One of the enduring mysteries of cellular biology has been the free movement of water into and out of cells. As early as the middle of the nineteenth century, biologists understood that there must be a way for water to pass across the plasma membrane. With the understanding in the middle of the 1950s that the plasma membrane was composed of a lipid bilayer, the problem posed by the free movement of water became even more puzzling. How could very polar water molecules traverse the very nonpolar environment found in the lipid core of the bilayer?

While some proposed that water leaked into cells through tiny imperfections in the bilayer, or through gaps that open up in the bilayer when the hydrocarbon tails flex and bend, these hypotheses were soon rejected, as they failed to explain how cell membranes managed to prevent the diffusion of protons (hydrogen ions), which are smaller than water. This ability is crucial to the life of a cell, as the difference in proton concentration between the inside and outside of cell organelles is the basis of energy metabolism, as described in chapters 6 and 7.

Clearly the answer to this puzzle lay with the proteins associated with the lipid bilayer. For 30 years researchers searched for the protein machinery that prevented ions from passing across the membrane while allowing water molecules to pass freely. With the acceptance of the fluid mosaic model of membrane structure proposed in 1972, the search focused on proteins that bridge the bilayer. In the mid-1980s, a Johns Hopkins University researcher named Peter Agre, studying red blood cell proteins, identified a previously unknown protein. "No one had seen it before, but we found that it was the fifth most abundant protein in the cell,” said Agre. "That's like coming across a big town that's not on the map. It gets your attention.”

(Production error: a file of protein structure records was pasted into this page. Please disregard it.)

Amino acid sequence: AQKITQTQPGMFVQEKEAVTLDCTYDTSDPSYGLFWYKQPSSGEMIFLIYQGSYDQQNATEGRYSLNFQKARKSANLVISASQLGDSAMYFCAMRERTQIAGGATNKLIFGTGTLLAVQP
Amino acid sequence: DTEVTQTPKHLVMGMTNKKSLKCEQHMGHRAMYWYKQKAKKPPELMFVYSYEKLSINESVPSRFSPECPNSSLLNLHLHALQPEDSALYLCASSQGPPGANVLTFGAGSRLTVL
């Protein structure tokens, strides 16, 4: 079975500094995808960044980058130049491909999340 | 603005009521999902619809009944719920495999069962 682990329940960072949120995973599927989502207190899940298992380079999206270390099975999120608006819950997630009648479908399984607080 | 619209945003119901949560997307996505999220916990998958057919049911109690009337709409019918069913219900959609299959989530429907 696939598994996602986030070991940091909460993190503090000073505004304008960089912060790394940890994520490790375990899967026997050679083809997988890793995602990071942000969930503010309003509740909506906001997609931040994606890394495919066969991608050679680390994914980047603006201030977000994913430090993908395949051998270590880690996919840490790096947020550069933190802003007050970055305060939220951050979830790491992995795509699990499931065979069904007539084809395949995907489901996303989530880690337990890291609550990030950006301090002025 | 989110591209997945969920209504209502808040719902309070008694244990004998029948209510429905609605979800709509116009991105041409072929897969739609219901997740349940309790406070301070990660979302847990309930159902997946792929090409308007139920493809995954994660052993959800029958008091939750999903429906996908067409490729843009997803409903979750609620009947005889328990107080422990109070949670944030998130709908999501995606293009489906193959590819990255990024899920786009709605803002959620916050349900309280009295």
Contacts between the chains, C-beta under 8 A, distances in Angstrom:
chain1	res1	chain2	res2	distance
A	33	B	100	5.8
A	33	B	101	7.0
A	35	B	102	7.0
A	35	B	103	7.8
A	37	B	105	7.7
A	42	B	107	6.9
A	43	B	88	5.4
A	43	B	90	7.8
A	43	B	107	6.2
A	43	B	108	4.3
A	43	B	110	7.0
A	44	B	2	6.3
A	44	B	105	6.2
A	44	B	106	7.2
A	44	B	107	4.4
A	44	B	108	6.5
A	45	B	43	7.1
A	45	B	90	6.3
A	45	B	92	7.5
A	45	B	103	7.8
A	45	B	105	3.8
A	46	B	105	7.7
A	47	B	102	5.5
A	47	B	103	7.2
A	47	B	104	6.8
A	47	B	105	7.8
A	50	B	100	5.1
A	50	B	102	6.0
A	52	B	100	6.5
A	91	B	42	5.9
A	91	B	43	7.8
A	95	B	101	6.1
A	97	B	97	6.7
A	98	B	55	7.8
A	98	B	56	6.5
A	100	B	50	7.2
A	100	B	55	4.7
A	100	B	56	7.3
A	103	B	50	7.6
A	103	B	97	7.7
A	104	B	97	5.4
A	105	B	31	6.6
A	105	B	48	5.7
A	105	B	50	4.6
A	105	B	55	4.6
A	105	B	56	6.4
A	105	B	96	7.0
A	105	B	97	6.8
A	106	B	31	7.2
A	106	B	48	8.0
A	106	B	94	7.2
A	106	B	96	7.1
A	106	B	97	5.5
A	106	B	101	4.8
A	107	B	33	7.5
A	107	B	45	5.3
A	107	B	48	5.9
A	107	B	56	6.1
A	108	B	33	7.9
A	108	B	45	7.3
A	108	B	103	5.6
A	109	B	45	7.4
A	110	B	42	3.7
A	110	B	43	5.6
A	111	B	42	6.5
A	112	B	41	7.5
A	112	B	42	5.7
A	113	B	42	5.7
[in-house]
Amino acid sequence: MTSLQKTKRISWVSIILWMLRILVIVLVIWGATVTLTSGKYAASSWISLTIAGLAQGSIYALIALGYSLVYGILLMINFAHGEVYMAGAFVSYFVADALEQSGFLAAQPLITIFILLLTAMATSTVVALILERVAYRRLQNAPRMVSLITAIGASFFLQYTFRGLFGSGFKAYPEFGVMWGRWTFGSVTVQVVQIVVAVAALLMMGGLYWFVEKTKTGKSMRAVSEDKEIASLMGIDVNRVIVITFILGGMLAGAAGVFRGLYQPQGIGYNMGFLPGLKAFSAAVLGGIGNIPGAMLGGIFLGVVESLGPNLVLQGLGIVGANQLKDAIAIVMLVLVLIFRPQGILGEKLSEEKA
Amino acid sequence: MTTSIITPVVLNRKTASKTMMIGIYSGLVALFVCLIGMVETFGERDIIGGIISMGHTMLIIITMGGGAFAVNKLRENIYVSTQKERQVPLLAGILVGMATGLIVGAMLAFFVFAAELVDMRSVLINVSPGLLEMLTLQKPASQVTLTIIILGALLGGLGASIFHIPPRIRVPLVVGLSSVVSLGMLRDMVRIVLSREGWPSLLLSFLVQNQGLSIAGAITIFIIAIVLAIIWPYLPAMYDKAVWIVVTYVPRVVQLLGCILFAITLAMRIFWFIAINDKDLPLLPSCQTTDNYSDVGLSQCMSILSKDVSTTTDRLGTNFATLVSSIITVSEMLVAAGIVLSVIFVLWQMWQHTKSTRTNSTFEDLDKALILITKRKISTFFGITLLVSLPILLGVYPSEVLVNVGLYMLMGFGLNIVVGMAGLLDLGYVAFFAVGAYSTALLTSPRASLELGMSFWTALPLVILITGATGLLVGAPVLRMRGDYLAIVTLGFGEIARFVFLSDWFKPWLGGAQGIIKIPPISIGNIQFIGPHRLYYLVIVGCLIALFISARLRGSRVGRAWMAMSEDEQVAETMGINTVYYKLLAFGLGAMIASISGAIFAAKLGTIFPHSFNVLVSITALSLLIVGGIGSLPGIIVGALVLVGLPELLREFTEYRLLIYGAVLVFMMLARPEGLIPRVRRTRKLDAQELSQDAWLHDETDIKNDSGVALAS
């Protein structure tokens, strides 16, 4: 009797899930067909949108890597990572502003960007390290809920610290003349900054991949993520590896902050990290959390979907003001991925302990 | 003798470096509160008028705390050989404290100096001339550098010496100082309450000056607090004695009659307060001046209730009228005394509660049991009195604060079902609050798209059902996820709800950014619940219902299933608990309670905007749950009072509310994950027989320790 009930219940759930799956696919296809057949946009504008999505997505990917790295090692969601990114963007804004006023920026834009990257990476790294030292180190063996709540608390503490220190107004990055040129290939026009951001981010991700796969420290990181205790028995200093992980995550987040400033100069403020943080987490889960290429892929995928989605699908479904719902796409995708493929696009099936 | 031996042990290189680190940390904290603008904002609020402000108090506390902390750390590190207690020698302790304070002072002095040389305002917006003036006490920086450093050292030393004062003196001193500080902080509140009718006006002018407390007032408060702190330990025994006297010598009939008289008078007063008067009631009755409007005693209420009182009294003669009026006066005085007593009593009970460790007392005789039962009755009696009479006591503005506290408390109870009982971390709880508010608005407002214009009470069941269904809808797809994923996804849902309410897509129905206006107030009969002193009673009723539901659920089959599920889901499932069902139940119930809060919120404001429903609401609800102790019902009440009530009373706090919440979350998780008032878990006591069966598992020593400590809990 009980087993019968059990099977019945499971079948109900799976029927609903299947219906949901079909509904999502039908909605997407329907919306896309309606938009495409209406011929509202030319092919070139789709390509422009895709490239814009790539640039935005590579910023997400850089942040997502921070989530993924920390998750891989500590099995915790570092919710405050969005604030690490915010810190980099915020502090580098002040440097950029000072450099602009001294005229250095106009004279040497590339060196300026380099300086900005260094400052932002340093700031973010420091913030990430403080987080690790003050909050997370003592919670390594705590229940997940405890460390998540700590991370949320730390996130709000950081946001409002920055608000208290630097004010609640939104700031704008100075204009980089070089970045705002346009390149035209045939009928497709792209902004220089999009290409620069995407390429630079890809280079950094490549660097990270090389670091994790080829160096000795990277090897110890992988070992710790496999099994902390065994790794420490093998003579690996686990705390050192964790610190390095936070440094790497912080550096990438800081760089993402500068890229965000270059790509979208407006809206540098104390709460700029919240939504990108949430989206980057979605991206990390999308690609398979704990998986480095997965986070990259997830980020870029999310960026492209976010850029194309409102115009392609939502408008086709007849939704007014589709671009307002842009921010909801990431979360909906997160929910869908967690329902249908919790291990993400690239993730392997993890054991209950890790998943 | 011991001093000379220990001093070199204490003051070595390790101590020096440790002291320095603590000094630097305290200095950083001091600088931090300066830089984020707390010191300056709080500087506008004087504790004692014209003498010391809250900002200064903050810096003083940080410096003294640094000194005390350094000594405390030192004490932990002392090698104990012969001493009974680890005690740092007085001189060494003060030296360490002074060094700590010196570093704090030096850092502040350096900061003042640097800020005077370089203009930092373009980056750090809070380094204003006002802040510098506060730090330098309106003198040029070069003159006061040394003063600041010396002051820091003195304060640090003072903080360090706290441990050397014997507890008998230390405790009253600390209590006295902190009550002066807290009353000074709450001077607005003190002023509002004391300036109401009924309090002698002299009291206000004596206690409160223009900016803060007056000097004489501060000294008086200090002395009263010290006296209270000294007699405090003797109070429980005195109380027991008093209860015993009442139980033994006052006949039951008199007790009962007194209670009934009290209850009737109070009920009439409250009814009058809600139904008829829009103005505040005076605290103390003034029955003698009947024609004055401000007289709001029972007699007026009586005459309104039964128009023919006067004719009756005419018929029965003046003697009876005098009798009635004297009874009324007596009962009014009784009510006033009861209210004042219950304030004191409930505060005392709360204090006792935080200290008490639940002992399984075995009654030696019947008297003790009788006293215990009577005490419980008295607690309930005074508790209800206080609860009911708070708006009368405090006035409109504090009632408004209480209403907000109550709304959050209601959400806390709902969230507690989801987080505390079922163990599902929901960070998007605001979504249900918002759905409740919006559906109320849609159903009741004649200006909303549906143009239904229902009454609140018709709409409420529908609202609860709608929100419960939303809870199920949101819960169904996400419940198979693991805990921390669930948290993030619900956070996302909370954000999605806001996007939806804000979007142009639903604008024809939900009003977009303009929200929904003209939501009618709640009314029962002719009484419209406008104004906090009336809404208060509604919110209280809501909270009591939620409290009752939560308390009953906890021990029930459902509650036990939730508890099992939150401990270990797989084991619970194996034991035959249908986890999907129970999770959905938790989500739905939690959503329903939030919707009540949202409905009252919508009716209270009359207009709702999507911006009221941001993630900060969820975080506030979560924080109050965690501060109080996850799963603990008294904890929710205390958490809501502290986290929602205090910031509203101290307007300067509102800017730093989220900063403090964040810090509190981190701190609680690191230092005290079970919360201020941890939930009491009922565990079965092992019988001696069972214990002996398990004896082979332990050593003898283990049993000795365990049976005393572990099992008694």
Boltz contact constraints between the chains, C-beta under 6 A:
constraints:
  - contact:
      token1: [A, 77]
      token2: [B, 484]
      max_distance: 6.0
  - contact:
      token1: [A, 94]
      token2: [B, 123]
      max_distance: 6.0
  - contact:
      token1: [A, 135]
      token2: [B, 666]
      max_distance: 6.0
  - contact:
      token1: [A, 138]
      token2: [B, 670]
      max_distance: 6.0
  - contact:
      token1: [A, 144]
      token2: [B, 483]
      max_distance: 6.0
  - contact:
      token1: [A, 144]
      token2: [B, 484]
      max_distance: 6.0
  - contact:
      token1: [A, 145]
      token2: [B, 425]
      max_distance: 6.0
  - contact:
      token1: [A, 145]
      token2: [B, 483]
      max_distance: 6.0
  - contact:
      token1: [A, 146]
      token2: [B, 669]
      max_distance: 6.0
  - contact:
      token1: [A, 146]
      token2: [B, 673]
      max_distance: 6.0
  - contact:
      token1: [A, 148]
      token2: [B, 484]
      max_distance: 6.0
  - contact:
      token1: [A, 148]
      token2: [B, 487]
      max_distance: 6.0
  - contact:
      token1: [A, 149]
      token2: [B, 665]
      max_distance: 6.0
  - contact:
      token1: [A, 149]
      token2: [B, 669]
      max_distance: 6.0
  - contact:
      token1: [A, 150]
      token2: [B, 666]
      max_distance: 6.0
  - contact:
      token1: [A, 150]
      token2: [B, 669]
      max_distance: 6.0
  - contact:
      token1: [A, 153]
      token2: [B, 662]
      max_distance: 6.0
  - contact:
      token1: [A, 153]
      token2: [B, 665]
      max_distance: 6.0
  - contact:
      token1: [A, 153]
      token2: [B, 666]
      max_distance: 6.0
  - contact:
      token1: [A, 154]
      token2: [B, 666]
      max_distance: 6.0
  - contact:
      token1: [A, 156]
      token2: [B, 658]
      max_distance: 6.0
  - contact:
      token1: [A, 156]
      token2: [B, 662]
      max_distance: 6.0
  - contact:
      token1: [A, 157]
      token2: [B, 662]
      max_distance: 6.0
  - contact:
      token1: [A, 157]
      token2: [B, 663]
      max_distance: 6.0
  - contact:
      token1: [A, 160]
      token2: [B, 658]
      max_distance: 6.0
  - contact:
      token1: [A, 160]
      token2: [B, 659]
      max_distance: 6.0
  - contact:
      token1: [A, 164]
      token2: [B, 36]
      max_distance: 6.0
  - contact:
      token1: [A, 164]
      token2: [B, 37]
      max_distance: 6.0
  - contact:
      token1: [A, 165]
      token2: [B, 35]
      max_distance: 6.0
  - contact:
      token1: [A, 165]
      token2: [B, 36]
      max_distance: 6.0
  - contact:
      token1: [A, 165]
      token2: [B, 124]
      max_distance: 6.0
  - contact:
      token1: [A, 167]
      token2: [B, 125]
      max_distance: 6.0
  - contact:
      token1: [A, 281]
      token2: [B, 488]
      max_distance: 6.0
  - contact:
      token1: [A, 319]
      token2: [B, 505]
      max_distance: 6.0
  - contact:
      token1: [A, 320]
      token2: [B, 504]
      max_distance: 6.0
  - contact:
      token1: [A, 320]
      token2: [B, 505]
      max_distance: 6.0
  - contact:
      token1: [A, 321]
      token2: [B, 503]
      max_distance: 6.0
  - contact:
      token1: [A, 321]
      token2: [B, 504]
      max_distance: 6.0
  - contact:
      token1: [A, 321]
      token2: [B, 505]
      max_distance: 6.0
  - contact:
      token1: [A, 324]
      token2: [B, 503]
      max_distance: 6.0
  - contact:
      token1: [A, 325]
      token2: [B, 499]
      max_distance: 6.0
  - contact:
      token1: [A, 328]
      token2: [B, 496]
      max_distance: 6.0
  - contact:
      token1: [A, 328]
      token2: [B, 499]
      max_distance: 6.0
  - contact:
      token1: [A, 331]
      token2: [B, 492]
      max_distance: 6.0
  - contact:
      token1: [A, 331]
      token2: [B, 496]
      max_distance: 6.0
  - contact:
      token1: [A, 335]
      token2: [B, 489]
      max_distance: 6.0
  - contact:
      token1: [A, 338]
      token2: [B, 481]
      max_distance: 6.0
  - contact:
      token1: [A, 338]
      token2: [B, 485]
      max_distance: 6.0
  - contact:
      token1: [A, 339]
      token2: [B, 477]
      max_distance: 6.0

Agre determined the amino acid sequence of the mysterious protein, and saw that it had long nonpolar segments that would allow it to repeatedly traverse the lipid bilayer, just as a cellular water channel would have to do. Perhaps this was the protein so many had sought.

To test this hypothesis, Agre carried out a simple experiment. He compared normal red blood cells that contained the protein with mutant red blood cells that lacked it. When he placed the cells in distilled lab water, cells with the protein in their membrane absorbed water and began to swell, while cells lacking the protein did nothing—they failed to absorb water and did not swell.